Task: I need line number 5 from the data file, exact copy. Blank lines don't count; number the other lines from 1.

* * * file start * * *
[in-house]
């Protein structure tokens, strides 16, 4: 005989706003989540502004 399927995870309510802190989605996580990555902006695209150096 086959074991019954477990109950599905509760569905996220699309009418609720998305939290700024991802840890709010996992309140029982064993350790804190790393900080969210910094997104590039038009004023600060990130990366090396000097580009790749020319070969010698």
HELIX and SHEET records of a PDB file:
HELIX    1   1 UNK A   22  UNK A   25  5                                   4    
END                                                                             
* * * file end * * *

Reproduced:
END                                                                             